|By Asa Butcher|
|Last month a coroner in the UK spoke out against the so-called 'dangers' of sharing your bed with your baby claiming that 300 babies die every year. Mr Roger Whittaker, the coroner in question, has only seen 12 accidental smothering cases in the past two years and is criticising the Royal College of Midwives for saying that there are some benefits to babies sharing a bed with mothers.|
Sharing a bed with your baby is only dangerous if you have been drinking, are on medication or are extremely tired; otherwise, the practice is perfectly natural. Natural is the keyword here because the majority of mammals sleep with their babies after they are born and it is common practice across Africa and Asia to share a bed with your baby. The thought of putting your child to sleep in a separate room is an alien concept on both those continents.
Now we have to listen to coroners becoming self-proclaimed baby experts casually dismissing what science is proving and veteran parents know. How many babies stick curious fingers into power sockets, how many drink bleach, how many do the unexpected and pay the ultimate price? Are any of these things banned from our homes? Why isn't he speaking out against abuse, abandonment and neglect instead?
Parents should listen to their own baby and react in the way that feels right, not the way that the book is telling you or the comments from a mal-informed coroner. Many parents share a bed with their baby but are too afraid of being judged by others to openly admit the practice. The act of putting your baby to sleep in a separate room or in a cot stems from convenient parenting, forcing the baby to fit to your needs and not vice-versa.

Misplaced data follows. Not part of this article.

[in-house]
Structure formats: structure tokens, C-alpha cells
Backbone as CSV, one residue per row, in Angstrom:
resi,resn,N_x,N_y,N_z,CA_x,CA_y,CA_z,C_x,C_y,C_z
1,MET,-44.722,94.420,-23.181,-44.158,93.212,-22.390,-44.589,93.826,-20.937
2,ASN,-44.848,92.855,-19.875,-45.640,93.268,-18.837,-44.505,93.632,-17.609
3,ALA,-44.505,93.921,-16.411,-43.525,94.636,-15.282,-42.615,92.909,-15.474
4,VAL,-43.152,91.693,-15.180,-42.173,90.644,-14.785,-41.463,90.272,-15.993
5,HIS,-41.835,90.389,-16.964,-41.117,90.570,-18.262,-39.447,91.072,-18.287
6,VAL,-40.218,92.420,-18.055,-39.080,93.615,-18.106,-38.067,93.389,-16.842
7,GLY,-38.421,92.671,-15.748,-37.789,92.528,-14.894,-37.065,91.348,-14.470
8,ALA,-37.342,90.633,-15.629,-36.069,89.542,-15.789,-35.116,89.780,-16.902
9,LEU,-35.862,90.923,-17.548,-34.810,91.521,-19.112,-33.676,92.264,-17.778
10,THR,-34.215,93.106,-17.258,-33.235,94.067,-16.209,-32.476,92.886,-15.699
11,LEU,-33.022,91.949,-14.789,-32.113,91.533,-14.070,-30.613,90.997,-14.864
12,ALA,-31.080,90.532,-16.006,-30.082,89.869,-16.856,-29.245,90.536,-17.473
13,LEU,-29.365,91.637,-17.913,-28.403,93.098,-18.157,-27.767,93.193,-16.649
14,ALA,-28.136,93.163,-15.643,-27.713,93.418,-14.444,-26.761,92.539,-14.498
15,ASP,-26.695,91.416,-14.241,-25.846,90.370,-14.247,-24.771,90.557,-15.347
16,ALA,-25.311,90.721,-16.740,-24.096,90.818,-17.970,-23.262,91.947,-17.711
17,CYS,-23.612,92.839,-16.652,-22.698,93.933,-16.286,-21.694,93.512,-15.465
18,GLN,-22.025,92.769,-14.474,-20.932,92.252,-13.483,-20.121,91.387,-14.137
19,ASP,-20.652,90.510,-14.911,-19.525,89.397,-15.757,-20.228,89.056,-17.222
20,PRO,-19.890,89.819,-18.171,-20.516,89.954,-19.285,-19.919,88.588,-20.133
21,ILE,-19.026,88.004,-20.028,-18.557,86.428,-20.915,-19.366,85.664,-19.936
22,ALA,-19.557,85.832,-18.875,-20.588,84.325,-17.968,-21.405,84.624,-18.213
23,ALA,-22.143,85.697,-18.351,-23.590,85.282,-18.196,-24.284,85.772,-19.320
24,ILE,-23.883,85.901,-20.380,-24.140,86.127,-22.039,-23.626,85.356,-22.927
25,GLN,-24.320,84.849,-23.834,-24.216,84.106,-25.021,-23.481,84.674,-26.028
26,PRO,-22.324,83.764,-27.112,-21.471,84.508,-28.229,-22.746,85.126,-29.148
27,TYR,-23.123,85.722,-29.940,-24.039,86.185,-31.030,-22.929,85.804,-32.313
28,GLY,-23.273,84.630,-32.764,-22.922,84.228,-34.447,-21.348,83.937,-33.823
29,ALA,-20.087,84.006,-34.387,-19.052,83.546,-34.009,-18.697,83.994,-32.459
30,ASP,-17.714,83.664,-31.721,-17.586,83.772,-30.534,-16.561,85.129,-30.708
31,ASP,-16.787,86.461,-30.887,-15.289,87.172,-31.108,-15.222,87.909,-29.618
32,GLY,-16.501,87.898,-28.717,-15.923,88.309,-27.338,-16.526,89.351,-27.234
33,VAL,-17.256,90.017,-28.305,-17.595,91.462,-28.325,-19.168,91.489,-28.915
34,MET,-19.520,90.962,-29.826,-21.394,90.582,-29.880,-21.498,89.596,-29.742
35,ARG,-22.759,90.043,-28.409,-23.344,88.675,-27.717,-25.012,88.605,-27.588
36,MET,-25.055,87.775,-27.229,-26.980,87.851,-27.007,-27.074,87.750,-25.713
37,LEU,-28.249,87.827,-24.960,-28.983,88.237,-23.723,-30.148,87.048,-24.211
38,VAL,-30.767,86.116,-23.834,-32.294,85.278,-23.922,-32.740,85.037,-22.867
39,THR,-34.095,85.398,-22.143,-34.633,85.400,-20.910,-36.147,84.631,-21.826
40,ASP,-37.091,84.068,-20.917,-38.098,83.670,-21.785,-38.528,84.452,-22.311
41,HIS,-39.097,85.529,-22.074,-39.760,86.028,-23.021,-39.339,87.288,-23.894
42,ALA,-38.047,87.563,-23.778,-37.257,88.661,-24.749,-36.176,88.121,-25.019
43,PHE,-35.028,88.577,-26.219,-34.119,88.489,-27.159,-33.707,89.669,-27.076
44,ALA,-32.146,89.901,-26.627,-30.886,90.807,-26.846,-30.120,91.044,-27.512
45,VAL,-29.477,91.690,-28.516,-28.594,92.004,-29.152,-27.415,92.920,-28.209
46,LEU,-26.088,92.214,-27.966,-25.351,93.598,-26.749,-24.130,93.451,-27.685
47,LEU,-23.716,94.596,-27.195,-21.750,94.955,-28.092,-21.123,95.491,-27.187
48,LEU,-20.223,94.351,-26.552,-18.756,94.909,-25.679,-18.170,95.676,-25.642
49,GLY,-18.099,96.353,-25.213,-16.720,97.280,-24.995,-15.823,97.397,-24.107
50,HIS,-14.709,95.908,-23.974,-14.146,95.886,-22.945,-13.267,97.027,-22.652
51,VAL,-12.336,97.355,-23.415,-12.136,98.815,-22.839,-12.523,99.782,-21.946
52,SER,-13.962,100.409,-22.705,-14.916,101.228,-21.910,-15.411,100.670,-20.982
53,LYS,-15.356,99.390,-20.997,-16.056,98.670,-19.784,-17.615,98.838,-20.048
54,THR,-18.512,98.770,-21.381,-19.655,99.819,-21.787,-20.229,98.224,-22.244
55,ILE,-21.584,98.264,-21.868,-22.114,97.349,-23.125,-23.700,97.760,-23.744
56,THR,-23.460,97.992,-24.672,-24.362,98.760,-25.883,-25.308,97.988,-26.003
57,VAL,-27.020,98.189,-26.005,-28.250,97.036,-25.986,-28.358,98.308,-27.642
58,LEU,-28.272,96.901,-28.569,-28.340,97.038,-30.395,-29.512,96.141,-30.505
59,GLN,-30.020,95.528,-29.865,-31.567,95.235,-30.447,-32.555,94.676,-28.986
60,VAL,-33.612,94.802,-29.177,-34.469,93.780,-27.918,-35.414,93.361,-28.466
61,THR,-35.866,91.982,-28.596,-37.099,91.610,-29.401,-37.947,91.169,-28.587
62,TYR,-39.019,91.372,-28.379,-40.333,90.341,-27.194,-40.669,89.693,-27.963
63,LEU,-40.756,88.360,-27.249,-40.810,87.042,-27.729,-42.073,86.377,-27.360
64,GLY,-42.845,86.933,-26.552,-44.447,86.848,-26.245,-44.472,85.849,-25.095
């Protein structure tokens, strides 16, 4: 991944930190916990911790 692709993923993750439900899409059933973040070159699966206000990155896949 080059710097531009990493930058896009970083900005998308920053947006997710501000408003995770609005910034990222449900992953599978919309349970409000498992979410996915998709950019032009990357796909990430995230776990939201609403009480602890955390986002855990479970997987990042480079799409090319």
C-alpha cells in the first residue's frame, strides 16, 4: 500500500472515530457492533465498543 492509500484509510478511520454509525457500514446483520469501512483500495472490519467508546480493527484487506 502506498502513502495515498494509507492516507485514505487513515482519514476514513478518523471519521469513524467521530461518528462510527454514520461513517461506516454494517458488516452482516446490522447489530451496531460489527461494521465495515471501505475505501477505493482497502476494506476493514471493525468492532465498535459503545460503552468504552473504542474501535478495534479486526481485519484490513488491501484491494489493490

Hearing parents crow with pride: 'My baby sleeps in his cot through the night in the other room', err, well done. Does the pacifier stop it from crying or are you using the 'let it cry it out' method? Dr. Sears, a paediatrician, coined the term "attachment parenting" and is one of the foremost advocates of nurturing your baby according to the way you feel. Picking the baby up won't make him needy, letting the baby cry it out damages the trust and sharing a bed is one of the most natural things a mother can do.
Sharing a bed with your baby brings an emotional connection between both mum and dad. It means that you share sleep cycles, night-time emotions and a connection that feels like no other. Babies go to sleep better, plus both mother and baby have improved sleep patterns. Breastfeeding is easier, sharing fits in with busy lifestyles and babies thrive, which is something that has been known since 1840.
Mr Whittaker should do some research about the subject before scaremongering new parents who have enough to worry about without that sort of input. If you want to learn more about 'attachment parenting' and its benefits, visit: www.drsears.com
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